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Published: January 19th 2018
Alice Springs is nestled in between the McDonald Ranges. A mountain range of 9,709,870 acres. The range is 400miles (644km) of parallel ridges, which run east and west of Alice Springs. The highest peak is Mount Zeli, 5023ft (1531m). The ranges were named after Sir Richard Macdonald, who at the time was the Governor of South Australia. They were named by John McDouall Stuart, whose expedition of April 1860 discovered the mountain range.
In 1872 William Whitfield Mills, from Plymouth, Devon, England, finished laying a 3200km overland telegraph line from Darwin to Port Augusta in South Australia. The southern Entrance to Alice Springs is situated at a water gap in the McDonald ranges. W.W.Miles named this gap Heavitree Gap, after the school he attended in Plymouth. Nowadays it houses the main road and railway. The Heavitree is now known as the Overland Telegraph Station and is a known heritage site and tourist attraction.
Charles Todd from London moved to Australia to help connect Australia and England through communication. The overland telegraph was finished the day Todd arrived in Australia. Todd finally found a suitable proposal for a telegraph connection between Australia and England.
The river that runs through Alice Springs
is named the Todd River and the Main Shopping Street through Alice is Todd Street, both town and street being named after Charles Todd’s wife Alice Bell.
The Overland Telegraph Station was how central Australia kept in touch with the rest of the world and other parts of Australia. In 1942 the whole of Australia heard about the Japanese bombing Darwin through the Overland Telegraph Station.
Most of the line today is in disrepair, although some sections and relay stations, such as Alice Springs, have been restored for tourist attractions.
The Ghan is an Australian train service which links Adelaide to Darwin. The journey takes 54 hours and is 1851 miles (2979km) with a four hour stop in Alice Springs.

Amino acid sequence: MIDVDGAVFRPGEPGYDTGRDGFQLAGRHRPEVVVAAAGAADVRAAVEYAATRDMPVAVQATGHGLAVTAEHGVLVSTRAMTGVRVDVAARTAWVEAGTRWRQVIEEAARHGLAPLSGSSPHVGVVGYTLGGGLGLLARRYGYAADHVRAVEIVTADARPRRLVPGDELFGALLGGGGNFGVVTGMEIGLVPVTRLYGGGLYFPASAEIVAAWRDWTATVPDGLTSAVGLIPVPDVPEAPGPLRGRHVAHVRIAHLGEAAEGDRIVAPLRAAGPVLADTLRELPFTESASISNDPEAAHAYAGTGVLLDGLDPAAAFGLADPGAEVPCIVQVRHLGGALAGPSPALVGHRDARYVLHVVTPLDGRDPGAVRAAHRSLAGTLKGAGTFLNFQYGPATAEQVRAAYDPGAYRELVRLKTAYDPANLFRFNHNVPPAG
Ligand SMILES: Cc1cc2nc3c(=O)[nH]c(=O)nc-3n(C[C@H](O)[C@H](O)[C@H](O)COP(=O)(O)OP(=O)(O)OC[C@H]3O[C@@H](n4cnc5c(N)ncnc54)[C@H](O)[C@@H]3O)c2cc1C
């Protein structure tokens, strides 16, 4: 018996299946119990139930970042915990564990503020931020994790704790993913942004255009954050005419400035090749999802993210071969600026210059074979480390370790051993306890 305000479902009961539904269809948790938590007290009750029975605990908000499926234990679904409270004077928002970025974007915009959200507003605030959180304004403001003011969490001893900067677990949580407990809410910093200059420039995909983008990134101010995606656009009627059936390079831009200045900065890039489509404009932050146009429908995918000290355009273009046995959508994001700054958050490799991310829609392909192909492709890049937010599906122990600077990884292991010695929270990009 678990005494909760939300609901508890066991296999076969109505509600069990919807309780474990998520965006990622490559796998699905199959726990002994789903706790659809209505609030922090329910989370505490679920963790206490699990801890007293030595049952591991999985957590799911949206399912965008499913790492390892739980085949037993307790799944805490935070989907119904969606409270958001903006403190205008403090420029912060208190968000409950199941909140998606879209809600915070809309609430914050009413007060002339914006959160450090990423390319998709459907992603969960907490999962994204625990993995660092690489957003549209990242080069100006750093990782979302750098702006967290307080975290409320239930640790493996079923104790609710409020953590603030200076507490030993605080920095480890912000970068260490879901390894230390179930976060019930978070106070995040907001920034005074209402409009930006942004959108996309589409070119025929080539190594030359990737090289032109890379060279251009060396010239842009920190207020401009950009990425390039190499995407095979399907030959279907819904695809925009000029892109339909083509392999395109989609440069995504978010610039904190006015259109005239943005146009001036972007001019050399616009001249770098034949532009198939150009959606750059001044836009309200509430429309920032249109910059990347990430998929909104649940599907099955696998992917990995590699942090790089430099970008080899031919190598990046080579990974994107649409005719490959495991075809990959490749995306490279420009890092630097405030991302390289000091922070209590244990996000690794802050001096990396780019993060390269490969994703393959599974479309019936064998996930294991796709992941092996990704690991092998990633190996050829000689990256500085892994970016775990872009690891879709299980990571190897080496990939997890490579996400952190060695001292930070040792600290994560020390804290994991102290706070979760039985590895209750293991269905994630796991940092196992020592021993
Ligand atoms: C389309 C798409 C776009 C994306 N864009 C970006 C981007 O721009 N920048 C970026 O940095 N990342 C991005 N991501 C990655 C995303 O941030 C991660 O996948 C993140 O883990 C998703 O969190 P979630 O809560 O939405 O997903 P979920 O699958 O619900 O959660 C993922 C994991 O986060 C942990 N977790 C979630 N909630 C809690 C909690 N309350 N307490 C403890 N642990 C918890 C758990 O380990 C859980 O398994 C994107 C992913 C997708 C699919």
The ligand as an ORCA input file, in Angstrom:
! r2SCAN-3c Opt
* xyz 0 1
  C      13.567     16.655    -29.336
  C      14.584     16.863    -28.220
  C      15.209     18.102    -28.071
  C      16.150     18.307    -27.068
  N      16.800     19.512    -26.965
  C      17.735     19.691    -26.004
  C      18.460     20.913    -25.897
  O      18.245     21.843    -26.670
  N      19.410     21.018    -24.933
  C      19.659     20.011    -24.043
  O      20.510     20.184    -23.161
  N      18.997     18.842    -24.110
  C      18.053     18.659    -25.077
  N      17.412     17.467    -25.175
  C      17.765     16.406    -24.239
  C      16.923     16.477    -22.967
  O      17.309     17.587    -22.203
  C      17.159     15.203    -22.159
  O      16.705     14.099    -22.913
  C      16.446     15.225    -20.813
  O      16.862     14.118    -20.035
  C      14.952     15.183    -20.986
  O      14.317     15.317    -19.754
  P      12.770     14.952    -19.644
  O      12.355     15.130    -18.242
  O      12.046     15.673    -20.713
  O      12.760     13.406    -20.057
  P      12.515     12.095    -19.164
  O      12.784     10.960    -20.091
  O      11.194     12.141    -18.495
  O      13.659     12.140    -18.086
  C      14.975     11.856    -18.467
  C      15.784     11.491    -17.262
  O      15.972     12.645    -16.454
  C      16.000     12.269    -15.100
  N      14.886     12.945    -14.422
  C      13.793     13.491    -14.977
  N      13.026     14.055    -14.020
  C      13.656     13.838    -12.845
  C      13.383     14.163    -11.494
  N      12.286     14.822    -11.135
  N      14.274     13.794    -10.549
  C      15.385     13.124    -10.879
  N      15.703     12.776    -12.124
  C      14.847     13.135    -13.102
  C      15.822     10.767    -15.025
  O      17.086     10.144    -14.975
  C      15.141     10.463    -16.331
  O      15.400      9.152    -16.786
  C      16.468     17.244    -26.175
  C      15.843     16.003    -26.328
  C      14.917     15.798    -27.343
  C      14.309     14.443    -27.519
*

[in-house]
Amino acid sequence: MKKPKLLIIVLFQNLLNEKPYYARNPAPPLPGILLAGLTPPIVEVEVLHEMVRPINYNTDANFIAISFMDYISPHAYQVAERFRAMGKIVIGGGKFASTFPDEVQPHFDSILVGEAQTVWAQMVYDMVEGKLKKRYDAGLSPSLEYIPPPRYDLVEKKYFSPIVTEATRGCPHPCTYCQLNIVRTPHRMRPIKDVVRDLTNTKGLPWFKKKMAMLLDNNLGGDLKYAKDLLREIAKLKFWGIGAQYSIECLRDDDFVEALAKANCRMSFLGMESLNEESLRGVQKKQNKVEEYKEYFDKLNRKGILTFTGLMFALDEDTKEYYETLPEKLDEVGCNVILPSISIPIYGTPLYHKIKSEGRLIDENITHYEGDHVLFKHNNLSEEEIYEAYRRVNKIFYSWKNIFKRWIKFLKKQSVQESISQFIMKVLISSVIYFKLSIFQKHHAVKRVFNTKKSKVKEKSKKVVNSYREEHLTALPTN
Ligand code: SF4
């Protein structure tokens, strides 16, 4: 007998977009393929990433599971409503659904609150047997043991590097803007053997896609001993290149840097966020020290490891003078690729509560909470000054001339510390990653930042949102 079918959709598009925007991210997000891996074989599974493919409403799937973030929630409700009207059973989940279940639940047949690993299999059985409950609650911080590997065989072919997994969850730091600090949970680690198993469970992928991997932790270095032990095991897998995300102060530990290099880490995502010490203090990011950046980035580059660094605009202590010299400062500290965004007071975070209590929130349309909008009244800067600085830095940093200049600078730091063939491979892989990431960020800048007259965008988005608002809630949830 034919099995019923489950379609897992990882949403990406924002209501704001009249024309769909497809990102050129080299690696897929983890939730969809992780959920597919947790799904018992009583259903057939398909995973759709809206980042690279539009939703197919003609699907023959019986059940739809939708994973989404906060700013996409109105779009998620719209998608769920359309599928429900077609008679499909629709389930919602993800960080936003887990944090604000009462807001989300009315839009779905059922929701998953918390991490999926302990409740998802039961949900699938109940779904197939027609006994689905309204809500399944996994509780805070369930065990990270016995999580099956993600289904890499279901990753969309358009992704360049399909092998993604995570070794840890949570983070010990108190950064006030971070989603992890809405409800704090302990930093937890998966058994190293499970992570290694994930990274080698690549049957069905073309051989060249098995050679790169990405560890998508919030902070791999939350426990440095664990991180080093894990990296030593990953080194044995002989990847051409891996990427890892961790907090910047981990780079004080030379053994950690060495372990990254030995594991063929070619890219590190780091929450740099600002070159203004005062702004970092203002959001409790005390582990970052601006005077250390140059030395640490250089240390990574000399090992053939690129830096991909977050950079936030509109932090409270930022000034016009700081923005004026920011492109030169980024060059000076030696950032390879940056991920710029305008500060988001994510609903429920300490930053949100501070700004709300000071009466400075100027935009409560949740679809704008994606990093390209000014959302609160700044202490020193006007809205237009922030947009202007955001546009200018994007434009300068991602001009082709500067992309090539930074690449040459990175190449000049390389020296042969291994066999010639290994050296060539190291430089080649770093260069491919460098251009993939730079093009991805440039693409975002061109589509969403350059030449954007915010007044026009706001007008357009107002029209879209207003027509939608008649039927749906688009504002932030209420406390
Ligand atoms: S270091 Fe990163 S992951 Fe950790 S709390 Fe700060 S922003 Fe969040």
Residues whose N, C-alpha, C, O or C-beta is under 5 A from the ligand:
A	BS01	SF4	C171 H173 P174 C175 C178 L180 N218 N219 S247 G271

The Ghan started in 1929 and went from Adelaide to Alice Springs. The part of the line connecting Darwin didn’t open until January 2004. It took 126 years of planning and at a cost of $1.3 billion but this connection was the start of something big for the Northern Territories Tourism.
The Ghan got its name from the Afghan camel caravans who worked in the Outback of Australia from 1860-1930. These cameleers played a major role in establishing Islam in
Australia and built the first Mosque in South Australia.
The first Afghan Camels arrived in Melbourne in June 1860. There were three men and 24 camels. Camels were used as the main method of transportation within the Outback. As it’s a desert the climate was too harsh for horses. From 1850-1900 Afghan camel handlers played an important part in opening up Central Australia, helping build the Telegraph line and railway lines. Once trains and cars became popular a lot of the camels were let loose in to the wild and this has created a very large population of feral camels in the Outback even today.
The Ghan nowadays is regarded as one the world’s greatest railway journeys.
World War 2 helped Alice Springs find a place on the map. It helped the town lose some of its isolation by becoming a Military base moving around 750 men in to the town. Throughout the first year of the war nearly 200,000 men passed through Alice. It also became a big area for rail activity with the war bringing 60 trains a week. The Government took over the mining around the town as well. The war saw Alice get a much larger
and improved water supply, a power station, airport and its own newspaper. In 1933 the population was 500 but after the war the population grew to 2000.
Today Alice Springs is the third largest town in the Northern Territory and is situated in the centre of Australia, 400km away from Ayers Rock. In the 2016 census the population was 24,000 people making up 10% of the entire Territory.
Each year the Rotary Club of Alice puts on a boat race. However this race has a difference. The river bed is usually dry so instead of steering the boats the contestants make their boats with no bottoms and run. There are many different races/activities people of all ages can take part in from Iron Man/Lady Challenges, Budgie Smugglers Race, four different boat races, individual or team, running or rowing on old train tracks. This Regatta is the only one in the world to be cancelled if the river has water in.
Tot: 0.105s; Tpl: 0.022s; cc: 8; qc: 54; dbt: 0.0194s; 1; m:saturn w:www (126.96.36.199); sld: 1;
; mem: 1.4mb